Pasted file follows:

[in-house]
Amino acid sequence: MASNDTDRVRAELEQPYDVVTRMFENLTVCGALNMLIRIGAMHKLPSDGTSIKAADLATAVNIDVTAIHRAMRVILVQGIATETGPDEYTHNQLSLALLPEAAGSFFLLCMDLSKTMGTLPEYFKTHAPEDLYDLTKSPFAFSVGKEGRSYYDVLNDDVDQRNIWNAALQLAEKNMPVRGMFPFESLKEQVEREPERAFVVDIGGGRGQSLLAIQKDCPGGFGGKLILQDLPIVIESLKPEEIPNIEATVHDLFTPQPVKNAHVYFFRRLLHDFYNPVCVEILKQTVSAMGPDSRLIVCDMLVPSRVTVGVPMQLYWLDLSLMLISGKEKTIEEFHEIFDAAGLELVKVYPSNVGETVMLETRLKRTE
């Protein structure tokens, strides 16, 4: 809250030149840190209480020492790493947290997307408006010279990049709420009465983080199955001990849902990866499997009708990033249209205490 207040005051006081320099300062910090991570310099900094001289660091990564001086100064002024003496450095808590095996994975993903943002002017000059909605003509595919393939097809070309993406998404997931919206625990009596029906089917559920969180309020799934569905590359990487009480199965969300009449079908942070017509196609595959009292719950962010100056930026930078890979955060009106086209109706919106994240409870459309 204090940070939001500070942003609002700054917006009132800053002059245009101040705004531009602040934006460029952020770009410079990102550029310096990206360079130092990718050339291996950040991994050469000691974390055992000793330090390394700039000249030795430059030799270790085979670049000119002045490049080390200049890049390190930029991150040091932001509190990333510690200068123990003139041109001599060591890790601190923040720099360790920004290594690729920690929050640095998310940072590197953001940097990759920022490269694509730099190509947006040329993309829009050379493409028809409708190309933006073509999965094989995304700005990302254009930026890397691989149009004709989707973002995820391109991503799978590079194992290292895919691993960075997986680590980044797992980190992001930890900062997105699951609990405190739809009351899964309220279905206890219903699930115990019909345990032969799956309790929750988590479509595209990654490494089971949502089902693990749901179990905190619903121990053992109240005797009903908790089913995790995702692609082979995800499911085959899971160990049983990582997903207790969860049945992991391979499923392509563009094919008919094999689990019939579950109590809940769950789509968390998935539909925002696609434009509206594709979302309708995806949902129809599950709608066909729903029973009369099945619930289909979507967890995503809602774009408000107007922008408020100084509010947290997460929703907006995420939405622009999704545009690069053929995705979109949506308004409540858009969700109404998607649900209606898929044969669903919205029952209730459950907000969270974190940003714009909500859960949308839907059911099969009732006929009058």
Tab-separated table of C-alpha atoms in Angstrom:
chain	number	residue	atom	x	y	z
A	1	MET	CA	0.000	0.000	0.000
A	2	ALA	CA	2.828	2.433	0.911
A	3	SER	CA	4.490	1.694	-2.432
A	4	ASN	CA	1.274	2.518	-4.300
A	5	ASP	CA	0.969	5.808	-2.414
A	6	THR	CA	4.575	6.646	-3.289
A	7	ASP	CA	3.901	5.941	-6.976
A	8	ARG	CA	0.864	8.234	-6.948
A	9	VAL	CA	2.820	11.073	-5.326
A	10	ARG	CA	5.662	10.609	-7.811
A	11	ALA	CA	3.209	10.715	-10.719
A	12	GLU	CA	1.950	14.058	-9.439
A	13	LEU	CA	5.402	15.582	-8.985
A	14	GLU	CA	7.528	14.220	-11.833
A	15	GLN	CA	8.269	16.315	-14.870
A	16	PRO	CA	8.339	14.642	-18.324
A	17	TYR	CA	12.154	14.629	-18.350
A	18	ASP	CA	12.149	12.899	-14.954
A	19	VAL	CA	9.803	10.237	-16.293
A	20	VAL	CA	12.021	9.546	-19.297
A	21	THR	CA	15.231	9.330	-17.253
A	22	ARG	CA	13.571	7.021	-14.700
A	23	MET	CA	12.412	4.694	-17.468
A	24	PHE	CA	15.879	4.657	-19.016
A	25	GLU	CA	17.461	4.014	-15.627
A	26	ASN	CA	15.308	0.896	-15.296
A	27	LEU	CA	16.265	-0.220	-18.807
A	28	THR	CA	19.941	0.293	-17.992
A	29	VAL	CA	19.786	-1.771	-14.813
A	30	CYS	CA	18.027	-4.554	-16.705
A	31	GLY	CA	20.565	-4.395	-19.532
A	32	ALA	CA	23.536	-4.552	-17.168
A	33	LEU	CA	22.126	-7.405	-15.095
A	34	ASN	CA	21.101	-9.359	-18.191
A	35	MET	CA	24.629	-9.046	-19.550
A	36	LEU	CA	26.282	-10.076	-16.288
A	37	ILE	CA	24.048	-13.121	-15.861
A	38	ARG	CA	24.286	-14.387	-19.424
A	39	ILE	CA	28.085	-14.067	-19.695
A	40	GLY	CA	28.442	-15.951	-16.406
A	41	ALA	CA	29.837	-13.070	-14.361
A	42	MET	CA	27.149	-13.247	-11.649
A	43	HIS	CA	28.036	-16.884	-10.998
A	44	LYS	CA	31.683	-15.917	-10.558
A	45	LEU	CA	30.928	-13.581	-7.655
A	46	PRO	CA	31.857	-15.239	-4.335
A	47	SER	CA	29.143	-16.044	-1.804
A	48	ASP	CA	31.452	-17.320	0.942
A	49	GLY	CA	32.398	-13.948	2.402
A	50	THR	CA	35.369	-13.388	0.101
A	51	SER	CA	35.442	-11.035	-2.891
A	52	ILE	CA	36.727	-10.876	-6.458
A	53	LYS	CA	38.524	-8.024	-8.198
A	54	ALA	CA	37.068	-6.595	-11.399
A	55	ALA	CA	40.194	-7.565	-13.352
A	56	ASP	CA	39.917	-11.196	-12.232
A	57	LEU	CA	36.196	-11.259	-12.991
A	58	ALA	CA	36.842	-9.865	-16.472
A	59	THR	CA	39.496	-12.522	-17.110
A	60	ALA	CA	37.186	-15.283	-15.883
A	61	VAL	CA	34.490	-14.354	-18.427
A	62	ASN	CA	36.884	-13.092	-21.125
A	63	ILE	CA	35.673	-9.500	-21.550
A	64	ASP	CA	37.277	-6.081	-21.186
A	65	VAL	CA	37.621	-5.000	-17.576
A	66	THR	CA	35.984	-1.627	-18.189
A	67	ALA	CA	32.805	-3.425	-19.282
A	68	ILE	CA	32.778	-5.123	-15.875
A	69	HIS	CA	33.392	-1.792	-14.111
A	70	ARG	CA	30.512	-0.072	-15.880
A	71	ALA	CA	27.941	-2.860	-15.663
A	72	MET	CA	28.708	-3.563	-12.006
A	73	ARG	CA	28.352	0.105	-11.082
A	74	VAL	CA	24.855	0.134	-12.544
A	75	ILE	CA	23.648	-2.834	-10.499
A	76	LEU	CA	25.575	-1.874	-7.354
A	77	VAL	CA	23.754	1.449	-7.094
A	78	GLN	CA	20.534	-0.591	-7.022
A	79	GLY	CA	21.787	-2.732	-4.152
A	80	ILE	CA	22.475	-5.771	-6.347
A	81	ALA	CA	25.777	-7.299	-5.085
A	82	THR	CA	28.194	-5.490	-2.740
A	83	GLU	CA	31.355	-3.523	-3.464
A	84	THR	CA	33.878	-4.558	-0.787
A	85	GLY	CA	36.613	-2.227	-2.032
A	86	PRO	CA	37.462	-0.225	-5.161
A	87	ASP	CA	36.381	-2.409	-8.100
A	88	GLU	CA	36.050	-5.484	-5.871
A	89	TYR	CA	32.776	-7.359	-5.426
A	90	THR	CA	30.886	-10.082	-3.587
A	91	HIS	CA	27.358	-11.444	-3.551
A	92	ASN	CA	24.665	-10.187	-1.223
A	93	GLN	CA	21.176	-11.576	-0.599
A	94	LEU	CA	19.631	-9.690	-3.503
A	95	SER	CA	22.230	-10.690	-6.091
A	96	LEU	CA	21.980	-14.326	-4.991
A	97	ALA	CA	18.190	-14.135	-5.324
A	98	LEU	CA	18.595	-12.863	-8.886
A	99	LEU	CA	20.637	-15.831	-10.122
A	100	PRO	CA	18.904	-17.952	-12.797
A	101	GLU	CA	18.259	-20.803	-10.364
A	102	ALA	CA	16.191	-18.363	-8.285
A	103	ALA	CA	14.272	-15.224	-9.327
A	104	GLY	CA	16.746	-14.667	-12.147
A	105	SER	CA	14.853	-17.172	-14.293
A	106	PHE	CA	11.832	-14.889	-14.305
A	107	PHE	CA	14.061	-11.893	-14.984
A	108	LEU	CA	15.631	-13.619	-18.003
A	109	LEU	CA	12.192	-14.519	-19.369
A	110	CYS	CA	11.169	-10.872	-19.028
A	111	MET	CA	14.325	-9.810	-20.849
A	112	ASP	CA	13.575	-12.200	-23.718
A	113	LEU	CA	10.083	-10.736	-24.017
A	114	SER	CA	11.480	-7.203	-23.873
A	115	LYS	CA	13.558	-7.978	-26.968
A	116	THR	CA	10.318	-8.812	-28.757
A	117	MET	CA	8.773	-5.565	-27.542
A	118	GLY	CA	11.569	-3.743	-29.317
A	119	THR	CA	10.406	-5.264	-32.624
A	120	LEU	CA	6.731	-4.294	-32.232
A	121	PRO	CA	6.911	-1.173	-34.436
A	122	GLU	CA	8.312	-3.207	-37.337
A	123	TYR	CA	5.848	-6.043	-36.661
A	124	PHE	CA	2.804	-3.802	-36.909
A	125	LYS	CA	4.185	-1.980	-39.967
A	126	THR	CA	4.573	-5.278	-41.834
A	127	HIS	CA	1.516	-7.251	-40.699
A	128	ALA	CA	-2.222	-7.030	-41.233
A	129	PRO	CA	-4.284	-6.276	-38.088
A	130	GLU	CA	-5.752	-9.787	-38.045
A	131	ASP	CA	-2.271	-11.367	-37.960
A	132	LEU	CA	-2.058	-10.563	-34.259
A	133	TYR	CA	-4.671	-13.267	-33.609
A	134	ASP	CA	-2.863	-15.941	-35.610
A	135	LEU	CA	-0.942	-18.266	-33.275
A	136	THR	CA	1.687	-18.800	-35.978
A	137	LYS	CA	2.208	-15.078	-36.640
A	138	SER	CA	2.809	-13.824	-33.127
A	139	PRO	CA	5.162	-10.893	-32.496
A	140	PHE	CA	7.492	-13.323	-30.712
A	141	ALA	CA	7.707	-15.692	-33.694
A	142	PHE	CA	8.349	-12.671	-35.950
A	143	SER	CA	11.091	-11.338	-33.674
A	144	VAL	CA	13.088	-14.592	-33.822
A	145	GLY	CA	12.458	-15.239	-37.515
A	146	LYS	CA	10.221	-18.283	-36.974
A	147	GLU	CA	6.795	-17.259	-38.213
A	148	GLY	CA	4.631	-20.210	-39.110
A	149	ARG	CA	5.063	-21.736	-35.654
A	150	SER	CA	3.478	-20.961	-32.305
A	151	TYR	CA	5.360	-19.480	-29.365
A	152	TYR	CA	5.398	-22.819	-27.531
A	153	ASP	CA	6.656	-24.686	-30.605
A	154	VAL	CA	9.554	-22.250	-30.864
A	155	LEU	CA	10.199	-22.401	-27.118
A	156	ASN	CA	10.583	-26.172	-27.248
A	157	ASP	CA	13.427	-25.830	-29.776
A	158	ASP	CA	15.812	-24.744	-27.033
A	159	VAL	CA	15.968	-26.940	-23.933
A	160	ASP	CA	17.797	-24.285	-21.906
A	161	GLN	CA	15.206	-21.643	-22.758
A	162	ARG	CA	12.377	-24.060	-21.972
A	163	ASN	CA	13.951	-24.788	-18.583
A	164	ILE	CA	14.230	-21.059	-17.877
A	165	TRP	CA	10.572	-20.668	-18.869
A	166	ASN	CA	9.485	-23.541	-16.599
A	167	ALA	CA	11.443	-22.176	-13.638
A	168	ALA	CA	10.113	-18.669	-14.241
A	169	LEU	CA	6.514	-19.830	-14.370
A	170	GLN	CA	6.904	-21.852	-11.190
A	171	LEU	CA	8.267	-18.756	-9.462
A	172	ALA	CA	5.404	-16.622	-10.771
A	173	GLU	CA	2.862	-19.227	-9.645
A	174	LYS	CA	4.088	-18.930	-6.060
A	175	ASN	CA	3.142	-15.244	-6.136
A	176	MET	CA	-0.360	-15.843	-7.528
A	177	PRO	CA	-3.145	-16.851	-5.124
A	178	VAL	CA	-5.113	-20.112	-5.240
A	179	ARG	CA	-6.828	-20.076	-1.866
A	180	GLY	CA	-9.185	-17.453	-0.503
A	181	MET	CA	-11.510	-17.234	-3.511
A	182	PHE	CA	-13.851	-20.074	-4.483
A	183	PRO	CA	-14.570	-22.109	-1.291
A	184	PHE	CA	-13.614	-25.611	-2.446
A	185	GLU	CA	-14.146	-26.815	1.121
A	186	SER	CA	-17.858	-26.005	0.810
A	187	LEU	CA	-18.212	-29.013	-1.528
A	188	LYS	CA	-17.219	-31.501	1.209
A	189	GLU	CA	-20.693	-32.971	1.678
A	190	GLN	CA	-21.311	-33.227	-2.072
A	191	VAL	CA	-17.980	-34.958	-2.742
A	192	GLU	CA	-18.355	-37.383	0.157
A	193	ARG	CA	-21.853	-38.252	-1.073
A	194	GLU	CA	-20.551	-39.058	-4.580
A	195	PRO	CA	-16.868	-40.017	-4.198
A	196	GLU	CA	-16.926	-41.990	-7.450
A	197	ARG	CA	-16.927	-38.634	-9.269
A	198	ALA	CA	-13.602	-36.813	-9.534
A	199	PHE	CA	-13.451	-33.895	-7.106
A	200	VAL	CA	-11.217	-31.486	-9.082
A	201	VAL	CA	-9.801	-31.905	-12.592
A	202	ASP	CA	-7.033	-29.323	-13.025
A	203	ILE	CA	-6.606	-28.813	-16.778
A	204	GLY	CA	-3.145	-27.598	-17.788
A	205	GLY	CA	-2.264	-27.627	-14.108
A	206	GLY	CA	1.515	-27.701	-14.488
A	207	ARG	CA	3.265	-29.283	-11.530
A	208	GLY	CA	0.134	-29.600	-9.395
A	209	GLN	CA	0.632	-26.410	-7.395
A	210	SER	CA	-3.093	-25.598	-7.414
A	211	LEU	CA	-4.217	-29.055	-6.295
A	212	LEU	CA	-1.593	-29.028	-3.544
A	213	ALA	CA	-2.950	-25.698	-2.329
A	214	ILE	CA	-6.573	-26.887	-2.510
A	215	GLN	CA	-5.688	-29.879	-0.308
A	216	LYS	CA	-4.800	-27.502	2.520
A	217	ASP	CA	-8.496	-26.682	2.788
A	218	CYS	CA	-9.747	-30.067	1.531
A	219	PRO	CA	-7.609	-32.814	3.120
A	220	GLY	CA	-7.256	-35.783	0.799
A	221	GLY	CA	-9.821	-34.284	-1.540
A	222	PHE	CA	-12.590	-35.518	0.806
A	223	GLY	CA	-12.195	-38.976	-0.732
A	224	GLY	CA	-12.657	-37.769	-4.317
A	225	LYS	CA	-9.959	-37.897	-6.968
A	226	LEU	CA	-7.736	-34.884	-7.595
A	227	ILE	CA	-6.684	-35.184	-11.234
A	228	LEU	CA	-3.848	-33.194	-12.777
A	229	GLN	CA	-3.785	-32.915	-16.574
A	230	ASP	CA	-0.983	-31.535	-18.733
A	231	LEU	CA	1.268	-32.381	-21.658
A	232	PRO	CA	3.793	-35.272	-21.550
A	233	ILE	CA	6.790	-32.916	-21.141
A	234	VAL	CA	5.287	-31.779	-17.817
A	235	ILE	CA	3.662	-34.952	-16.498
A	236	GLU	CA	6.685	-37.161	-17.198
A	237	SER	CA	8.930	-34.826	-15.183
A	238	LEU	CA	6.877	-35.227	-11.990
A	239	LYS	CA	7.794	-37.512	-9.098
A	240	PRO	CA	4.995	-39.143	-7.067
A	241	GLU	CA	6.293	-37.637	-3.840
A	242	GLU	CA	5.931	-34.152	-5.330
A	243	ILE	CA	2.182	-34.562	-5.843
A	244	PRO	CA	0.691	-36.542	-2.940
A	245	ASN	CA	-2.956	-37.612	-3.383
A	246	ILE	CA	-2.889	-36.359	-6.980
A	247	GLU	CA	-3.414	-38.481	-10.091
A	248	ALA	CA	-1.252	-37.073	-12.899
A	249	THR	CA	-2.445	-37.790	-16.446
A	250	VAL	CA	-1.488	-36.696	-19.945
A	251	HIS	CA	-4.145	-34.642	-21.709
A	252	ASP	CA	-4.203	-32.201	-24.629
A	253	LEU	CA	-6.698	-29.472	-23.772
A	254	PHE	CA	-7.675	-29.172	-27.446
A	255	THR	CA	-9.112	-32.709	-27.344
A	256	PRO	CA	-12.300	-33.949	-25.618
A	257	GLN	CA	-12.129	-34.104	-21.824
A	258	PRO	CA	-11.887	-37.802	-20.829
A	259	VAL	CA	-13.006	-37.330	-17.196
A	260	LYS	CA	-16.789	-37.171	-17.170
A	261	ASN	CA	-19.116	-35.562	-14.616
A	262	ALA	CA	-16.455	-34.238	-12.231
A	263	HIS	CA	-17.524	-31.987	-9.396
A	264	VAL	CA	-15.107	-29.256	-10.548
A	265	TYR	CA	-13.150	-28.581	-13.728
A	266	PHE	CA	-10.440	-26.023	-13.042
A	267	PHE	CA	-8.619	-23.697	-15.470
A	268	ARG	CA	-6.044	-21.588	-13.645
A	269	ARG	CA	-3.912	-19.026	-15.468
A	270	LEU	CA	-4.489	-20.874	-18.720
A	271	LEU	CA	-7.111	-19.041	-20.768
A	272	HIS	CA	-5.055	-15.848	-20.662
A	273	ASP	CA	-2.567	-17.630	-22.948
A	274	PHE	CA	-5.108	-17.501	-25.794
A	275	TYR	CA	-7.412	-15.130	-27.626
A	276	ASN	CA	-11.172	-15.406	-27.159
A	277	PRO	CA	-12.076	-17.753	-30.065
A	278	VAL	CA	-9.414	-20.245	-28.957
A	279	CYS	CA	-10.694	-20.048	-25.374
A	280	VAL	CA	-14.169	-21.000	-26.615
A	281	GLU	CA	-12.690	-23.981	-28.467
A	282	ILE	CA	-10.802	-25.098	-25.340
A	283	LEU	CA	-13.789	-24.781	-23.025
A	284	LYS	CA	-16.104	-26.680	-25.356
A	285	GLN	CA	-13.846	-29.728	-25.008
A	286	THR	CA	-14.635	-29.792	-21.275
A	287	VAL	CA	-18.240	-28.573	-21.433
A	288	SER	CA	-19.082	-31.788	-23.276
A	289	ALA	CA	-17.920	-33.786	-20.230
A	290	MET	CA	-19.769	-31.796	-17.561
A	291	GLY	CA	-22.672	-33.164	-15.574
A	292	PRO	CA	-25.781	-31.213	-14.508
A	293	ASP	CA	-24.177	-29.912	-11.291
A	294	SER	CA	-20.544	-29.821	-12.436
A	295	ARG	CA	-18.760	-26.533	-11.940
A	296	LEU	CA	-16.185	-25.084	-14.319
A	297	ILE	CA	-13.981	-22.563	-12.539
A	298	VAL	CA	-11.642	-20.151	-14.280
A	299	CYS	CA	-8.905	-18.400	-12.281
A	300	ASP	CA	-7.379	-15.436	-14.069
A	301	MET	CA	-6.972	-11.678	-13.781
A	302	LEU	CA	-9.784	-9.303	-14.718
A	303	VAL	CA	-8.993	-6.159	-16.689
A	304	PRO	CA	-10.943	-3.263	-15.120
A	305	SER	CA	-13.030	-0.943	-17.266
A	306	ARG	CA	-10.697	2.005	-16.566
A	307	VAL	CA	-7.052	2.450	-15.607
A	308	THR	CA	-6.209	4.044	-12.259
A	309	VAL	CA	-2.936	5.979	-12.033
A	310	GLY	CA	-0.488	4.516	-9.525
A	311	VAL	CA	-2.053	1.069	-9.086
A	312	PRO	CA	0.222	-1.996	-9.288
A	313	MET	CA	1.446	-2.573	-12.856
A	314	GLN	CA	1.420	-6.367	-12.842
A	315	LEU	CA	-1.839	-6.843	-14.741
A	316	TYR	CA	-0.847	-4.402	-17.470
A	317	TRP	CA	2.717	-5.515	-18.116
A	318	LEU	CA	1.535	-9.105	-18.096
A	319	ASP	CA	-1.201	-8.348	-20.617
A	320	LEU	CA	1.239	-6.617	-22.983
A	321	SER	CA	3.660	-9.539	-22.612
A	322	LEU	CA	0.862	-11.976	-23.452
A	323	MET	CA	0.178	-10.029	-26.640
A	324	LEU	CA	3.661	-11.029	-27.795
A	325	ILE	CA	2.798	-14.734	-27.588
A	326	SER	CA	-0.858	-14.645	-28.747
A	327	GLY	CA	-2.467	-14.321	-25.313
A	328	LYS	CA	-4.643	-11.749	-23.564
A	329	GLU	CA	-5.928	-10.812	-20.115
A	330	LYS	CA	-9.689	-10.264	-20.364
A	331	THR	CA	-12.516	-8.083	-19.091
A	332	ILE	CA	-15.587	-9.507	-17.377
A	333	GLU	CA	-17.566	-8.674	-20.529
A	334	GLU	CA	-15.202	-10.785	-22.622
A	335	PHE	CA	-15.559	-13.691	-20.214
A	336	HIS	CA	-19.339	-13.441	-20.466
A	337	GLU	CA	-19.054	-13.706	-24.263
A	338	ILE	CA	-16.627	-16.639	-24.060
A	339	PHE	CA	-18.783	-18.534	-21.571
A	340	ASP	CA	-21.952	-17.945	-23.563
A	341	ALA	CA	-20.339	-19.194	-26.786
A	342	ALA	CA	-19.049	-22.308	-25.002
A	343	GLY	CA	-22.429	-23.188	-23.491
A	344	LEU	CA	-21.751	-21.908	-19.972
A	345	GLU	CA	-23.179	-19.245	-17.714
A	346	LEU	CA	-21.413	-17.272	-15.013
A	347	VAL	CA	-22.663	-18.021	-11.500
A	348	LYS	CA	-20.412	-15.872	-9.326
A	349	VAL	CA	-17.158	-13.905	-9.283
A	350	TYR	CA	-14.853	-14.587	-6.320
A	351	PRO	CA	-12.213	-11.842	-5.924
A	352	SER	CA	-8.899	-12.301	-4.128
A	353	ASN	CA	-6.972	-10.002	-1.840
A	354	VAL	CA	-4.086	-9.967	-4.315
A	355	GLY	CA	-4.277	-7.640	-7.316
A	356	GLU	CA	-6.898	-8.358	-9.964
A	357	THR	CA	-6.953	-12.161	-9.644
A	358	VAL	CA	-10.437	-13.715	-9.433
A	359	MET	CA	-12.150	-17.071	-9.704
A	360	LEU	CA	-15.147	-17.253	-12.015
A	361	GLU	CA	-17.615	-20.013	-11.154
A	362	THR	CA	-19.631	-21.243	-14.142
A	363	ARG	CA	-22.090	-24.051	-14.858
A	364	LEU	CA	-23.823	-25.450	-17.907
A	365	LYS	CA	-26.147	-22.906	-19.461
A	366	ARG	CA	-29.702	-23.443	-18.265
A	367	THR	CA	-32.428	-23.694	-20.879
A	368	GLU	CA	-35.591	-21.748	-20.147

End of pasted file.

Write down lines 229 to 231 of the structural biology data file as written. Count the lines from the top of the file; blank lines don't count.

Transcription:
A	224	GLY	CA	-12.657	-37.769	-4.317
A	225	LYS	CA	-9.959	-37.897	-6.968
A	226	LEU	CA	-7.736	-34.884	-7.595